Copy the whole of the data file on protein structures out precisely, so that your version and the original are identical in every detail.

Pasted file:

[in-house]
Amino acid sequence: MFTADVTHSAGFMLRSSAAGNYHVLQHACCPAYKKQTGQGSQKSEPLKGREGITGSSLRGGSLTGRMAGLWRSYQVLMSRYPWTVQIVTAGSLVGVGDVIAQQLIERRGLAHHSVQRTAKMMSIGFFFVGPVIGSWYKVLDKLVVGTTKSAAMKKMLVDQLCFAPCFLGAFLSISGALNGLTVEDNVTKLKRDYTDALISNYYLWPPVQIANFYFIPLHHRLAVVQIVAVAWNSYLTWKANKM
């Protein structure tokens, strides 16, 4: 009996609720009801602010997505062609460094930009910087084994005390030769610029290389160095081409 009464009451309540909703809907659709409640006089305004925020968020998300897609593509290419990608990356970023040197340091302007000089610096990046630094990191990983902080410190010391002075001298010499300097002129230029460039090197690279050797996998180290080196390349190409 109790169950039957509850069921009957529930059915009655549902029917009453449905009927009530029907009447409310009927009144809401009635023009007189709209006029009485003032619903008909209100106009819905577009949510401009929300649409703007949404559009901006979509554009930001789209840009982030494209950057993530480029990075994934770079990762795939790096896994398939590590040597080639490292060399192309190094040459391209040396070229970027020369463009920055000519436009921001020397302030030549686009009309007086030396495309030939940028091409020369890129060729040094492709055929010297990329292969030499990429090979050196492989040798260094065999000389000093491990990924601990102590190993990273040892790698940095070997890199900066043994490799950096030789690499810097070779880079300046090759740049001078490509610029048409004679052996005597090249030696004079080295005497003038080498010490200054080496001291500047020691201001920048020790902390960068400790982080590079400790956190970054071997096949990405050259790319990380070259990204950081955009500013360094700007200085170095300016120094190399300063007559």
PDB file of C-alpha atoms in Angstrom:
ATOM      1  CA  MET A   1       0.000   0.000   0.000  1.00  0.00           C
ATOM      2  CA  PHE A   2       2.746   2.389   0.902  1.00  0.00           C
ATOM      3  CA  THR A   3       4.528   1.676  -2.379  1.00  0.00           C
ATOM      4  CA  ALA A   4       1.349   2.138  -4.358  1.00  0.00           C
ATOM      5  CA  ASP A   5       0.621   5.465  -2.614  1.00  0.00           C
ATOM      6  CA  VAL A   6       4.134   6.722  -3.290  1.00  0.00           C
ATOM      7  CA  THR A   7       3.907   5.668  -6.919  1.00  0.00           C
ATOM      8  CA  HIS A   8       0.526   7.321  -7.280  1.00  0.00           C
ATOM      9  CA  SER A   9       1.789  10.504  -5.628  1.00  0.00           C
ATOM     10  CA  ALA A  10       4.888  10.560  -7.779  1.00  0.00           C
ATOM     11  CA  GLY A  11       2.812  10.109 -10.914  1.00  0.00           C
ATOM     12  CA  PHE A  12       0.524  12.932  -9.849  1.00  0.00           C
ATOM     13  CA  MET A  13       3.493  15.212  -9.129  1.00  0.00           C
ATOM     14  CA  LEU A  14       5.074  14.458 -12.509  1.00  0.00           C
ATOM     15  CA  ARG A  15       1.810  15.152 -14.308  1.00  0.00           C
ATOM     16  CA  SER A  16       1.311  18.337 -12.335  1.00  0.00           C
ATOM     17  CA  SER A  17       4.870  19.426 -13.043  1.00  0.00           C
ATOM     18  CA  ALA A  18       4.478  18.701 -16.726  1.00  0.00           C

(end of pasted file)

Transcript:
[in-house]
Amino acid sequence: MFTADVTHSAGFMLRSSAAGNYHVLQHACCPAYKKQTGQGSQKSEPLKGREGITGSSLRGGSLTGRMAGLWRSYQVLMSRYPWTVQIVTAGSLVGVGDVIAQQLIERRGLAHHSVQRTAKMMSIGFFFVGPVIGSWYKVLDKLVVGTTKSAAMKKMLVDQLCFAPCFLGAFLSISGALNGLTVEDNVTKLKRDYTDALISNYYLWPPVQIANFYFIPLHHRLAVVQIVAVAWNSYLTWKANKM
């Protein structure tokens, strides 16, 4: 009996609720009801602010997505062609460094930009910087084994005390030769610029290389160095081409 009464009451309540909703809907659709409640006089305004925020968020998300897609593509290419990608990356970023040197340091302007000089610096990046630094990191990983902080410190010391002075001298010499300097002129230029460039090197690279050797996998180290080196390349190409 109790169950039957509850069921009957529930059915009655549902029917009453449905009927009530029907009447409310009927009144809401009635023009007189709209006029009485003032619903008909209100106009819905577009949510401009929300649409703007949404559009901006979509554009930001789209840009982030494209950057993530480029990075994934770079990762795939790096896994398939590590040597080639490292060399192309190094040459391209040396070229970027020369463009920055000519436009921001020397302030030549686009009309007086030396495309030939940028091409020369890129060729040094492709055929010297990329292969030499990429090979050196492989040798260094065999000389000093491990990924601990102590190993990273040892790698940095070997890199900066043994490799950096030789690499810097070779880079300046090759740049001078490509610029048409004679052996005597090249030696004079080295005497003038080498010490200054080496001291500047020691201001920048020790902390960068400790982080590079400790956190970054071997096949990405050259790319990380070259990204950081955009500013360094700007200085170095300016120094190399300063007559």
PDB file of C-alpha atoms in Angstrom:
ATOM      1  CA  MET A   1       0.000   0.000   0.000  1.00  0.00           C
ATOM      2  CA  PHE A   2       2.746   2.389   0.902  1.00  0.00           C
ATOM      3  CA  THR A   3       4.528   1.676  -2.379  1.00  0.00           C
ATOM      4  CA  ALA A   4       1.349   2.138  -4.358  1.00  0.00           C
ATOM      5  CA  ASP A   5       0.621   5.465  -2.614  1.00  0.00           C
ATOM      6  CA  VAL A   6       4.134   6.722  -3.290  1.00  0.00           C
ATOM      7  CA  THR A   7       3.907   5.668  -6.919  1.00  0.00           C
ATOM      8  CA  HIS A   8       0.526   7.321  -7.280  1.00  0.00           C
ATOM      9  CA  SER A   9       1.789  10.504  -5.628  1.00  0.00           C
ATOM     10  CA  ALA A  10       4.888  10.560  -7.779  1.00  0.00           C
ATOM     11  CA  GLY A  11       2.812  10.109 -10.914  1.00  0.00           C
ATOM     12  CA  PHE A  12       0.524  12.932  -9.849  1.00  0.00           C
ATOM     13  CA  MET A  13       3.493  15.212  -9.129  1.00  0.00           C
ATOM     14  CA  LEU A  14       5.074  14.458 -12.509  1.00  0.00           C
ATOM     15  CA  ARG A  15       1.810  15.152 -14.308  1.00  0.00           C
ATOM     16  CA  SER A  16       1.311  18.337 -12.335  1.00  0.00           C
ATOM     17  CA  SER A  17       4.870  19.426 -13.043  1.00  0.00           C
ATOM     18  CA  ALA A  18       4.478  18.701 -16.726  1.00  0.00           C